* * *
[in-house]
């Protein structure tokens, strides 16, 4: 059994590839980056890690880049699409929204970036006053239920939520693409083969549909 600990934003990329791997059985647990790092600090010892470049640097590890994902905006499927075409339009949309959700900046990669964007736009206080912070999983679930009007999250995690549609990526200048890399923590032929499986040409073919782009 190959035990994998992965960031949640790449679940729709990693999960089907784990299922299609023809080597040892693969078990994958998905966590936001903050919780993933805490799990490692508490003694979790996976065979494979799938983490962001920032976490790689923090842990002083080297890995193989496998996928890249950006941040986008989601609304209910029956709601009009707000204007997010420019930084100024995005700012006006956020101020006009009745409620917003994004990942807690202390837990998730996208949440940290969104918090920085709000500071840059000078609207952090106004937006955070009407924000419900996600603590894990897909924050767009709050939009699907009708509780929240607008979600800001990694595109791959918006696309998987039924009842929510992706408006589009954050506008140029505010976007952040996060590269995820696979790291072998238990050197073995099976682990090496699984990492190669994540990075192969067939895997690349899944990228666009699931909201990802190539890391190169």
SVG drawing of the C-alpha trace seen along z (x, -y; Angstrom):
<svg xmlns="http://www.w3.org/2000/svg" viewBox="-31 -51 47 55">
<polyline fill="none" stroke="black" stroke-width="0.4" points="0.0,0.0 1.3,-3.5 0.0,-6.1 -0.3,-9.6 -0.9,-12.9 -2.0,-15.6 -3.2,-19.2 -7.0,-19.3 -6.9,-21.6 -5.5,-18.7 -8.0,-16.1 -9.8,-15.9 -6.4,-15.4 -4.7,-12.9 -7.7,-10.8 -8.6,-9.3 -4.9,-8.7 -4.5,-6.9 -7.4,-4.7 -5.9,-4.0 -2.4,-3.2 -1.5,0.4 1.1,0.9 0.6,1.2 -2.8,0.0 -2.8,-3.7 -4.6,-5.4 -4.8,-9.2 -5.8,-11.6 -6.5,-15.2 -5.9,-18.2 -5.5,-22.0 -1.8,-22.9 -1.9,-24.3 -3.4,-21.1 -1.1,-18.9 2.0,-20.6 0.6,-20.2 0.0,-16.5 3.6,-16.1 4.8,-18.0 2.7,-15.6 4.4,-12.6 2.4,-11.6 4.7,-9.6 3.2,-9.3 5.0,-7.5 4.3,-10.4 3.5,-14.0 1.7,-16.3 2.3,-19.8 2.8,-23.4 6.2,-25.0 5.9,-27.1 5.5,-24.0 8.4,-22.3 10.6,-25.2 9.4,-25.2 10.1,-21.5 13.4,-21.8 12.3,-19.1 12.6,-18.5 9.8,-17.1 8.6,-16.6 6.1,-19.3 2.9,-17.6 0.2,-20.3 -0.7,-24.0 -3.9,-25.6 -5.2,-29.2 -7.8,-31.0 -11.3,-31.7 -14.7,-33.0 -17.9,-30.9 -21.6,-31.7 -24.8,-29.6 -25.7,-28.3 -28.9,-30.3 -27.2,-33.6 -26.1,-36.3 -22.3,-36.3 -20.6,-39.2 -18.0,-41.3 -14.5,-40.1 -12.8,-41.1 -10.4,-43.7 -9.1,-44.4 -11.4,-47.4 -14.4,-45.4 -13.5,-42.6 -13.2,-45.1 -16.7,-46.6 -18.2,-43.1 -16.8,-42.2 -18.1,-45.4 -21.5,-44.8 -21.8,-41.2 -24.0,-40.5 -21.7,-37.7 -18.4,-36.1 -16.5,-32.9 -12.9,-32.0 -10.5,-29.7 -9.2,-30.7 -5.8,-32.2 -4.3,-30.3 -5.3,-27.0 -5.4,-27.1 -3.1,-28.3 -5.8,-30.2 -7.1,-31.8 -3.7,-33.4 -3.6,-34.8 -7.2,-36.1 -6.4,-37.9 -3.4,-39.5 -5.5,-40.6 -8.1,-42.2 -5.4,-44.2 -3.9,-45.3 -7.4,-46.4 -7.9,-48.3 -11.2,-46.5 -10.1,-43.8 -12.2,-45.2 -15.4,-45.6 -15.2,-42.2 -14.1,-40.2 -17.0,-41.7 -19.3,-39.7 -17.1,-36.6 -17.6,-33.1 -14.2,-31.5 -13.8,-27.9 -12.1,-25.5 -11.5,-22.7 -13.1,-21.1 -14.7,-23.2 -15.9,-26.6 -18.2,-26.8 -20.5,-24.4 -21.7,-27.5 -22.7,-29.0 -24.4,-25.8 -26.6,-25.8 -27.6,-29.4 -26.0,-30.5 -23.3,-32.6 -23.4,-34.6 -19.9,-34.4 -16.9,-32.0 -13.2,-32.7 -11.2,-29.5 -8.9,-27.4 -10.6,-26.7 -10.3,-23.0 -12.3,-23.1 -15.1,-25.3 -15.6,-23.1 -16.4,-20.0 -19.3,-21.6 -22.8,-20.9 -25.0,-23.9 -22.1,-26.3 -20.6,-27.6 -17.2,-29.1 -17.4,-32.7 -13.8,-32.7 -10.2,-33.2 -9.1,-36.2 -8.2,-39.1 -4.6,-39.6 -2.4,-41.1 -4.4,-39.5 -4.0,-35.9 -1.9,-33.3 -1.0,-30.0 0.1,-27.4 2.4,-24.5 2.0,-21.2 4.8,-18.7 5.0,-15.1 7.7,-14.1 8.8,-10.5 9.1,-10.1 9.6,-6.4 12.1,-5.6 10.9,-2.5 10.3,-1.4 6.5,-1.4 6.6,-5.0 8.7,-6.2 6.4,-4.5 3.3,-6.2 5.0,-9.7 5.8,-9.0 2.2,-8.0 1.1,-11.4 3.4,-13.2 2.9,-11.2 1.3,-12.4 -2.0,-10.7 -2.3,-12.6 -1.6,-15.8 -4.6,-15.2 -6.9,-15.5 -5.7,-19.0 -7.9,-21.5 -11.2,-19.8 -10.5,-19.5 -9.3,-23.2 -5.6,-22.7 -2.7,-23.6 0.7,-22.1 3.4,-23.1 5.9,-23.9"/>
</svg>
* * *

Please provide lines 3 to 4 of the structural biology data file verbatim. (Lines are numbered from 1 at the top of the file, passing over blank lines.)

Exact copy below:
SVG drawing of the C-alpha trace seen along z (x, -y; Angstrom):
<svg xmlns="http://www.w3.org/2000/svg" viewBox="-31 -51 47 55">